Why Customers Make Strange Decisions

by Colin Shaw on January 18, 2018

Imagine that you bought a ticket to see a play for $20. But when it’s time to go to the theatre you have lost the ticket. Would you buy another ticket for the show for $20? The reason I ask is that it is a significant economic decision and not everyone places the same value on their $20.

This leads me to the concept of fungibility. Unless you are an economist, you have probably never heard the word fungibility. Fungibility is a $3 economic word, and it means that money is money is money. In other words, $2 here is like $2 there and we can use these funds in any way that we choose. Fungibility is essential to economics because if money isn’t fungible, most economic theory breaks down.

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Colin ShawWhy Customers Make Strange Decisions

Getting Company Culture and Operations Right, and Keeping Them Right: What It Really Means to Be Stakeholder-Centric This Labor Day

by Michael Lowenstein on January 17, 2018

Michael Lowenstein, Ph.D., CMC Thought Leadership Principal, Beyond Philosophy

A recent article on corporate customer-centricity by a prominent market research firm made the case for this type of culture as “the most effective way to meet customers’ changing needs.” The article’s author, though, quoted a study his company had conducted, saying that fewer than half of the CX professionals included felt that their colleagues shared this belief.

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Michael LowensteinGetting Company Culture and Operations Right, and Keeping Them Right: What It Really Means to Be Stakeholder-Centric This Labor Day

How We make Decisions – Prospect Theory

by Colin Shaw on January 16, 2018

Prospect Theory is the name of the concept developed by Nobel-prize winning professor Daniel Kahneman and Amos Tversky, who were the “Godfathers of modern decision science.” It describes the hidden influences that exist that drive our behavior—and they aren’t what you think.

Before Kahneman and Tversky’s paper on Prospect Theory, most economists felt like what drove decision-making was wealth, as in, the more wealth you had, the more options were available to you.

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Colin ShawHow We make Decisions – Prospect Theory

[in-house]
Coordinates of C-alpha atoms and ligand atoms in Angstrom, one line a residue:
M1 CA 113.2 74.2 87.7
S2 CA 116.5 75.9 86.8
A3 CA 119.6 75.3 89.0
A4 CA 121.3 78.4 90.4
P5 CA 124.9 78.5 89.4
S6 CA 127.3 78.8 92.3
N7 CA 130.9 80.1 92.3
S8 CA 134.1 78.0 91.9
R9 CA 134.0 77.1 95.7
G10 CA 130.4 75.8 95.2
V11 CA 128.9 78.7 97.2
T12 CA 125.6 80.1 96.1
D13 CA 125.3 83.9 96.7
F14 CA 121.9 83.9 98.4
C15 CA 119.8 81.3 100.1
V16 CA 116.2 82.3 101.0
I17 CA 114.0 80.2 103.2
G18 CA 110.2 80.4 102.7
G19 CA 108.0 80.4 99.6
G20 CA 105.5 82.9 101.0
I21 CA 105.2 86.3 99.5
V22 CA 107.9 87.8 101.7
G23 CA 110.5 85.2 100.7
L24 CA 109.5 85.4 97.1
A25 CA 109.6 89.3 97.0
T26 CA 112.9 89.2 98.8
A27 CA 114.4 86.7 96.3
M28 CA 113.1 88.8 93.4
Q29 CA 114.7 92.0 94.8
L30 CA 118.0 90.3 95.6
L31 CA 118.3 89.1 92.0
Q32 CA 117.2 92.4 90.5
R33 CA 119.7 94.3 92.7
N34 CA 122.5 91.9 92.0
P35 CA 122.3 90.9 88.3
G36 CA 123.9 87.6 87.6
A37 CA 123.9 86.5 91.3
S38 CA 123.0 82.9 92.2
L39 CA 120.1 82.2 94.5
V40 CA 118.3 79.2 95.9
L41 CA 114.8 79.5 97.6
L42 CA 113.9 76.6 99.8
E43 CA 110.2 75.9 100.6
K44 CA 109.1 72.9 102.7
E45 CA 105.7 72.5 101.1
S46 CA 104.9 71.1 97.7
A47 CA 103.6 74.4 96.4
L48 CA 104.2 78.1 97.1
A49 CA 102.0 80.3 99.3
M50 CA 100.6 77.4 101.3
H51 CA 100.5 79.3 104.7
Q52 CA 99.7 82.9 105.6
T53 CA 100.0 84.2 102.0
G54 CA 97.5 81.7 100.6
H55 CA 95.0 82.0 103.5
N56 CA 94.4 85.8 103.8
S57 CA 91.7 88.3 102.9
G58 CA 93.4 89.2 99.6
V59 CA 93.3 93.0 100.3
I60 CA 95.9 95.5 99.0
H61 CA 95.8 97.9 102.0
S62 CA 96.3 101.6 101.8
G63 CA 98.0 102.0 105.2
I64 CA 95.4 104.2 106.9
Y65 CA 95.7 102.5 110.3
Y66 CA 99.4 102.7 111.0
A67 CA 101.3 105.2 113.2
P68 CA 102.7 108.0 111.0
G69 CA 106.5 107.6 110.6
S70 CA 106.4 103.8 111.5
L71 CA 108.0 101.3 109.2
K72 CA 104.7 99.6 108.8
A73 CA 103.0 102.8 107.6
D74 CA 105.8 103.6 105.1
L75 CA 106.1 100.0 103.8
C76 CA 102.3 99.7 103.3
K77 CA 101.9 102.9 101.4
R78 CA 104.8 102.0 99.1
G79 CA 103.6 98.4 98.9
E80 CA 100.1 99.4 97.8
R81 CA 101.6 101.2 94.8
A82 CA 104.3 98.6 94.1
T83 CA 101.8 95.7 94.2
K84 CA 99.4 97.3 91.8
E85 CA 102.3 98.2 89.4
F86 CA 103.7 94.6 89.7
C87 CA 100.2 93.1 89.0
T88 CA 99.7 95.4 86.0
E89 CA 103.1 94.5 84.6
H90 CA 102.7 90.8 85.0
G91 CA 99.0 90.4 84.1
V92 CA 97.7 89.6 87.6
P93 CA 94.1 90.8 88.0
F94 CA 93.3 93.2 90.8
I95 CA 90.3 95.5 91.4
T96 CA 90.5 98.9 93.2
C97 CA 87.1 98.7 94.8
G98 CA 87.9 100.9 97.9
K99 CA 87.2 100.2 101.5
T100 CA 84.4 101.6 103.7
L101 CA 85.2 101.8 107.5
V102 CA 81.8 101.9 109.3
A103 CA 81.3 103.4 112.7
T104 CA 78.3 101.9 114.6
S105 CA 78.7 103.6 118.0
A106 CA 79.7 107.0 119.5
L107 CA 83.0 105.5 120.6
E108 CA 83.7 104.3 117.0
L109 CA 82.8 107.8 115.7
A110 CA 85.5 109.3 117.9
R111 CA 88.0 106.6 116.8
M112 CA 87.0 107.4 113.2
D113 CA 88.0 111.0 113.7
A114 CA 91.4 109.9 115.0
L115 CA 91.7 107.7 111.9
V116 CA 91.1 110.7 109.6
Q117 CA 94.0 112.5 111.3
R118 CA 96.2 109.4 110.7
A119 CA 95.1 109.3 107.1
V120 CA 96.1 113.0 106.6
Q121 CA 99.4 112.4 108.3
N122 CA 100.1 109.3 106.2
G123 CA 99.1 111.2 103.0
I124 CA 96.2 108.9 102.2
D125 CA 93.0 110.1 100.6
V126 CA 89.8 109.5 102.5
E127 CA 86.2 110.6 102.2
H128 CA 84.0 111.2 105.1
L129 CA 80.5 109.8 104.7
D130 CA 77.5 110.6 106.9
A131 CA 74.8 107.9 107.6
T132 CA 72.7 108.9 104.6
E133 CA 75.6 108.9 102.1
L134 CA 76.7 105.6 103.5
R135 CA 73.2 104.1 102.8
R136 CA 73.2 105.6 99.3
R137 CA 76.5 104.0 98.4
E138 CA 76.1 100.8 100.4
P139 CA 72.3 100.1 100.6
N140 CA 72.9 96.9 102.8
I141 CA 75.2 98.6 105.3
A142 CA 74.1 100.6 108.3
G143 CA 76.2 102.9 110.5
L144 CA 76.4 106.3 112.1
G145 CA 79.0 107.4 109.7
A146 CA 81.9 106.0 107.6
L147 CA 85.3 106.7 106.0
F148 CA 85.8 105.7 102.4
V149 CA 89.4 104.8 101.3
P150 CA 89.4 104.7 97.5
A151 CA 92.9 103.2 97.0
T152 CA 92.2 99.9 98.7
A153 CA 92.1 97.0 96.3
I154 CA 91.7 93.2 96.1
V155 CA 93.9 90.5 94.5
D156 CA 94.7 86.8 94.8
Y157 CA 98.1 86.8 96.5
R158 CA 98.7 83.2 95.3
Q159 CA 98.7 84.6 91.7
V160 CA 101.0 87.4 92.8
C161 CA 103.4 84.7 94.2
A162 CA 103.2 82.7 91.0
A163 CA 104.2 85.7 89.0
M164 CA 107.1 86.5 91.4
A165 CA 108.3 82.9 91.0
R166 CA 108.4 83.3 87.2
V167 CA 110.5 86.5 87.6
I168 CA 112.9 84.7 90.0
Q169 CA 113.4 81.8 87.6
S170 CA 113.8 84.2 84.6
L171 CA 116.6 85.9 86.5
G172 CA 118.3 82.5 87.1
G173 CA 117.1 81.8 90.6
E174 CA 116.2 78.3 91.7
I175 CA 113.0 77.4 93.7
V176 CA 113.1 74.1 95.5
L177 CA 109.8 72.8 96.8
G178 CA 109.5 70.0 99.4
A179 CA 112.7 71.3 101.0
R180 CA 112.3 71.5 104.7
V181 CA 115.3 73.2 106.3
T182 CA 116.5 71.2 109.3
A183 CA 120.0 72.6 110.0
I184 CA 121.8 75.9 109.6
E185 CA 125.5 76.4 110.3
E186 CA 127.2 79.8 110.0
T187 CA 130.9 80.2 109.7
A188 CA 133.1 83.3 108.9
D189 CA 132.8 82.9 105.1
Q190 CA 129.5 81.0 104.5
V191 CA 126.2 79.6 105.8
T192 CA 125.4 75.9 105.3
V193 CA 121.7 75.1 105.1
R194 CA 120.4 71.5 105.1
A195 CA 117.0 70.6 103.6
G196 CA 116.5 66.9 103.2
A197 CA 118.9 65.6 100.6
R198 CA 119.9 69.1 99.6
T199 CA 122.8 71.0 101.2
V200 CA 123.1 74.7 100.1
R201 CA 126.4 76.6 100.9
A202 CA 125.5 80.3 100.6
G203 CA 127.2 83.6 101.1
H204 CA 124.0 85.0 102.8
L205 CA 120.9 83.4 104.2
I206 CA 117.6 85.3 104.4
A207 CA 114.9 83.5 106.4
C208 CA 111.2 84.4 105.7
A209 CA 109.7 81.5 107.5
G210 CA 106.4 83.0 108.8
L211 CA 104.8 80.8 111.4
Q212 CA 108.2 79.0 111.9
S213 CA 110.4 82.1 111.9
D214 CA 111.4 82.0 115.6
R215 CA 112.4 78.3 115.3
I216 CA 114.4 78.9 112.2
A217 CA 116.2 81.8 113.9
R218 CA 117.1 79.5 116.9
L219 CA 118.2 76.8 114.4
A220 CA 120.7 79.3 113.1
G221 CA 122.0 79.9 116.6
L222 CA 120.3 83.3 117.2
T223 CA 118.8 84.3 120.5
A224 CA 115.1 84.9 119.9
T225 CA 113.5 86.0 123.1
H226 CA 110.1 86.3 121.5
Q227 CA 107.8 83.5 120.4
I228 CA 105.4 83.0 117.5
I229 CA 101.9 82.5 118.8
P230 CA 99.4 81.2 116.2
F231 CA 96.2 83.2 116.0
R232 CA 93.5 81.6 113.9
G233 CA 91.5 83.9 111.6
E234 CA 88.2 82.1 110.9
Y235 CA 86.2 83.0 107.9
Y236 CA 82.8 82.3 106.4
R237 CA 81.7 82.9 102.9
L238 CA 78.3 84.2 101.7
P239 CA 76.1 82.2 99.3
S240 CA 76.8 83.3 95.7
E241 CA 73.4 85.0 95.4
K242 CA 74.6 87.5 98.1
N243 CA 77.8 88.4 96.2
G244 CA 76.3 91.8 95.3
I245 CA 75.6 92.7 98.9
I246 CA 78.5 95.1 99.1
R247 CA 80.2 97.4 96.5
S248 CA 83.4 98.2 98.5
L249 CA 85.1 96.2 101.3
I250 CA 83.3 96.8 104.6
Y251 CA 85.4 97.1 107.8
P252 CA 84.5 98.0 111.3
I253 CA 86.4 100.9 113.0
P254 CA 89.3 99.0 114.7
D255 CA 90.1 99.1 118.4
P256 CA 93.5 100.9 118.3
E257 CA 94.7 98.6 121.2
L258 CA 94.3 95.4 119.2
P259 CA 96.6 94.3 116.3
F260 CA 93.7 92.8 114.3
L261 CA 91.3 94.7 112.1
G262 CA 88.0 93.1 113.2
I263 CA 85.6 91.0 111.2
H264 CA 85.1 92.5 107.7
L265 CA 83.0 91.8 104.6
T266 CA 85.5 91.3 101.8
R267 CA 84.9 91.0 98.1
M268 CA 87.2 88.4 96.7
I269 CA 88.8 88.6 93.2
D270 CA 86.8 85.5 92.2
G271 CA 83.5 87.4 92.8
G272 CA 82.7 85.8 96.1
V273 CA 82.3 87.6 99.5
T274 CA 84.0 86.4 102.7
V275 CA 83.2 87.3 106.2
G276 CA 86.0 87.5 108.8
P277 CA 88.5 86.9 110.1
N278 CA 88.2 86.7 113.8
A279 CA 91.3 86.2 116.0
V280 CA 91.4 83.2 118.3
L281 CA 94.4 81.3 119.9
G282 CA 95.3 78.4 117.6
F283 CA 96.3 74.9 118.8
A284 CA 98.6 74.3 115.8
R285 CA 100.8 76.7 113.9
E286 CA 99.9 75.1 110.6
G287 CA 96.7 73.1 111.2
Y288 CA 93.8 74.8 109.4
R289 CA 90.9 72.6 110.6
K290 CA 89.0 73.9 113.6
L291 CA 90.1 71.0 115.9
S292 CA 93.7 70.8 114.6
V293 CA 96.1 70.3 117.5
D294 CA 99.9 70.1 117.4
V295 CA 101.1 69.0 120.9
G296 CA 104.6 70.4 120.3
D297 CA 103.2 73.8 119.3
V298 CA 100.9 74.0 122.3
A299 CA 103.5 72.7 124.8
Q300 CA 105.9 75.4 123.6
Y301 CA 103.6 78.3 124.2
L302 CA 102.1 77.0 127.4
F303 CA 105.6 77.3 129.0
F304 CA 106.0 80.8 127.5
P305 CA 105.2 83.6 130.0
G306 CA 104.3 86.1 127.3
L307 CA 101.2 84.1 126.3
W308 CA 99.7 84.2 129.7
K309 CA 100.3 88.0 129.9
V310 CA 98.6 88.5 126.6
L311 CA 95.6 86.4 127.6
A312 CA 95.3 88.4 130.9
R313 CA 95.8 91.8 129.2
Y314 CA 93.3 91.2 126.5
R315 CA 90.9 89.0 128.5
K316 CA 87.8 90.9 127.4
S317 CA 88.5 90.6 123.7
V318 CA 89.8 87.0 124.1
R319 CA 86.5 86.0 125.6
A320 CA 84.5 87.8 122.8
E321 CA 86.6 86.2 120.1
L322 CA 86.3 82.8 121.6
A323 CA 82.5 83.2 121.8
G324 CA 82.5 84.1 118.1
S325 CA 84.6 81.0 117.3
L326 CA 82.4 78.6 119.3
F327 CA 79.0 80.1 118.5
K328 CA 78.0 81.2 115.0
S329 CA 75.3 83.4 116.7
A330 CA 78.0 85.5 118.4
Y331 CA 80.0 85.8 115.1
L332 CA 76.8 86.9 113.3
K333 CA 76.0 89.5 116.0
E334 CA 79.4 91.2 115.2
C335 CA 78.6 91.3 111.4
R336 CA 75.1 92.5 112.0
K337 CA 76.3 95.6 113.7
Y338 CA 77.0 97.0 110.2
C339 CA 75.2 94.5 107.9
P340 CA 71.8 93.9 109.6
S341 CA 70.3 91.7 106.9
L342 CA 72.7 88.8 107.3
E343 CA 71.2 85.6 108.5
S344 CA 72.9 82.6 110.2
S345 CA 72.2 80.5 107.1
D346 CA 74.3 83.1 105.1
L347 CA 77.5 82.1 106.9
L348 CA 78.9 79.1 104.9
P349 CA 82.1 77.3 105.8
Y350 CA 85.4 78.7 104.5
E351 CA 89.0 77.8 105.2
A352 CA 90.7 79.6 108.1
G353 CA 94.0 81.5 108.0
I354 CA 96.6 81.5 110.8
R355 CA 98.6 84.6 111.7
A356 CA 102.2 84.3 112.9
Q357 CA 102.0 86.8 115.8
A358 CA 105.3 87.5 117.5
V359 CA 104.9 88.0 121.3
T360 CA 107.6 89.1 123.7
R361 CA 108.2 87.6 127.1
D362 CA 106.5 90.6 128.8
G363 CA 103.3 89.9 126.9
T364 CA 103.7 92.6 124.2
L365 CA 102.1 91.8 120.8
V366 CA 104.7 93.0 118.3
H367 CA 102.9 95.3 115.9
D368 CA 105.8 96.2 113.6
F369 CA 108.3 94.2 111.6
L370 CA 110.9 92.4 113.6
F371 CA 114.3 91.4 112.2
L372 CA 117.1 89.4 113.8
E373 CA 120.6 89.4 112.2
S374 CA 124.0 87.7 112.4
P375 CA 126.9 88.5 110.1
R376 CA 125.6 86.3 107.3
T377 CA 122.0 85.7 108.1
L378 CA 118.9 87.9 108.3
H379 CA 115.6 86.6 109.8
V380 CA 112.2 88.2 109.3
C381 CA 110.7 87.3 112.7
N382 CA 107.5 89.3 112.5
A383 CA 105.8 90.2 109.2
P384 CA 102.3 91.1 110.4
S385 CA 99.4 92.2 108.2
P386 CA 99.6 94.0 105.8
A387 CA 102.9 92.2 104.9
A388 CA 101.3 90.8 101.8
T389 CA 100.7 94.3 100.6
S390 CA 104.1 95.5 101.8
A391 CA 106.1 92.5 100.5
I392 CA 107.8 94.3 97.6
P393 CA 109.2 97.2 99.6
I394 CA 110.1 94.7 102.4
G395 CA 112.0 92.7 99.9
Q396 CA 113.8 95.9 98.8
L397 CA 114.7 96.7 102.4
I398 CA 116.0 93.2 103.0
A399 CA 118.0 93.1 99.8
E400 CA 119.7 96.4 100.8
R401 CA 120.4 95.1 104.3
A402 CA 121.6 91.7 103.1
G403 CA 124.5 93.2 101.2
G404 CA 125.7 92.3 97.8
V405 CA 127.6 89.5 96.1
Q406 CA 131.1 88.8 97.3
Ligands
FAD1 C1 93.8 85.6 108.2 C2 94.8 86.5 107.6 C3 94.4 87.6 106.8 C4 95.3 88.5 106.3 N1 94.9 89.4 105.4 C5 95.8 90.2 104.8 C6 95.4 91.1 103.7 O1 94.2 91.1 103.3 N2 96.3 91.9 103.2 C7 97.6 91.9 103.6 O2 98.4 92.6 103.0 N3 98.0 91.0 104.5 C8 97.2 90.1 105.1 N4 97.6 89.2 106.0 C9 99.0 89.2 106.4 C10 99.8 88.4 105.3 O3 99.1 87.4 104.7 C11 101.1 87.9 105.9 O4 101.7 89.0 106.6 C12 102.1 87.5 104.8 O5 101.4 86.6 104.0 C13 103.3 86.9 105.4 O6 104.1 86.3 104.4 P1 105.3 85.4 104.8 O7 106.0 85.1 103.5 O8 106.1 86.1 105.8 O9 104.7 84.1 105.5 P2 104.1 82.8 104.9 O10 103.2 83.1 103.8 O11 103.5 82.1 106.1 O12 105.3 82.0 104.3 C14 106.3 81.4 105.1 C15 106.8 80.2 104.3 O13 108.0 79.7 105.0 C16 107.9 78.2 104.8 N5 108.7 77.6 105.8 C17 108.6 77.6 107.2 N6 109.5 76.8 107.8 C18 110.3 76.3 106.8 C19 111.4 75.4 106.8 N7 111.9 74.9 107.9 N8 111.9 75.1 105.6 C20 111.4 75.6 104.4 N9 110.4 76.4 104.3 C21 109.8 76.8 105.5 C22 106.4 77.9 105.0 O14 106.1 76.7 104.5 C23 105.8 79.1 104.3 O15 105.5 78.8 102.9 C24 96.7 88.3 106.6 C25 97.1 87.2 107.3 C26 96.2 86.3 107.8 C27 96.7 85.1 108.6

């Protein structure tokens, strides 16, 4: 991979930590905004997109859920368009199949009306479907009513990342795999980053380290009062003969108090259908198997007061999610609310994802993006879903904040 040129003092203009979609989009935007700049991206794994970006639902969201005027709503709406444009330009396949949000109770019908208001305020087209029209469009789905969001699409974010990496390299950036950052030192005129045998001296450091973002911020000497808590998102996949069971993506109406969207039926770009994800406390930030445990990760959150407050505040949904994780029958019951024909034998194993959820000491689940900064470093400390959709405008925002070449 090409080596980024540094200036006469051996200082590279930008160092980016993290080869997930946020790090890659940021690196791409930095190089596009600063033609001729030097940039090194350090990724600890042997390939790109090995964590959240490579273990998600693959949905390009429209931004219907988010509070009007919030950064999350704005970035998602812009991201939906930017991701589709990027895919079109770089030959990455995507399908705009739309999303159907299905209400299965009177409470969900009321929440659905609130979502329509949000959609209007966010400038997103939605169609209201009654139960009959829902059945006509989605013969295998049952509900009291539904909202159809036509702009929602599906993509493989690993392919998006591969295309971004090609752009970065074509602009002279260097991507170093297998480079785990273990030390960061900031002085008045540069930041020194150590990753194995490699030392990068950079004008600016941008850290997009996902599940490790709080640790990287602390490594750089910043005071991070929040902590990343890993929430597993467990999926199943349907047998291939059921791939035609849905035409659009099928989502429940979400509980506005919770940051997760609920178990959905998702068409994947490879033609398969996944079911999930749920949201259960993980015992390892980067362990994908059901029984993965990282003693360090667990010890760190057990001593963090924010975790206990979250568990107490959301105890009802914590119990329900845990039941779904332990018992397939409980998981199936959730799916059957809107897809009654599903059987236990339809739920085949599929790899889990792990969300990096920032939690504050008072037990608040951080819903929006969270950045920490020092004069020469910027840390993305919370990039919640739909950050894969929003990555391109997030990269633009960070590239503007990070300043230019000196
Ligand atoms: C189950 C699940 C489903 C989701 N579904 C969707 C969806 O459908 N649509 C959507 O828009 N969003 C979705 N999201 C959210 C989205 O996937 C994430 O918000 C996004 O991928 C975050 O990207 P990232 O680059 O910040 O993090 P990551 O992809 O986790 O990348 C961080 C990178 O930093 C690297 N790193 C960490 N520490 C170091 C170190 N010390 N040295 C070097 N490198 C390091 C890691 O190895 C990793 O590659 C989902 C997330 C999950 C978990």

Are You Destined To Be CEO?

by Colin Shaw on January 11, 2018

Popular belief has long held that oldest children are responsible, high achievers. And recent social science research indicates that this trait extends to their careers.

As explained in this National Public Radio report, firstborn children have the benefit of their parents’ undivided attention early in life, and that advantage can influence their development. Researchers Claudia Custodio in London and Stephan Siegal at the University in Washington in Seattle specifically studied whether this advantage also made oldest children more likely to become CEO of a small or mid-sized company.

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Colin ShawAre You Destined To Be CEO?

Why Should You Care If Your Company Is Or Isn’t Built Around Stakeholder-Centricity? Here Are Some Key Factors To Consider.

by Michael Lowenstein on January 10, 2018

Michael Lowenstein, Ph.D., CMC Thought Leadership Principal, Beyond Philosophy

Most organizations do not fully understand, or leverage, the key linkages between customer experience and employee experience/behavior. Enterprises typically focus on employee satisfaction or engagement, in the belief that high levels in either area will directly drive customer loyalty. Our research and consulting experience has shown that employee satisfaction and engagement have rather incidental connection to customer behavior. Employees, though, are critical stakeholders in the delivery of experience value. So, it is vital for companies to learn where they are in creating enterprise-wide employee ambassadorship (commitment to the organization, the product/service value proposition, and the customers) and stakeholder-centricity.

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Michael LowensteinWhy Should You Care If Your Company Is Or Isn’t Built Around Stakeholder-Centricity? Here Are Some Key Factors To Consider.

Troublesome Trends & Predictions for 2018

by Colin Shaw on January 9, 2018

I am apprehensive about my industry. Having worked in Customer Experience since 2002, I may be too much of a purist. However, for a while now, I have been writing about the decline and dilution of the discipline of Customer Experience. From changing titles but not behavior to a poor understanding of what customers want, the trends are troublesome. My concerns only grow as we roll into 2018.

I can sum it up with two examples.

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Colin ShawTroublesome Trends & Predictions for 2018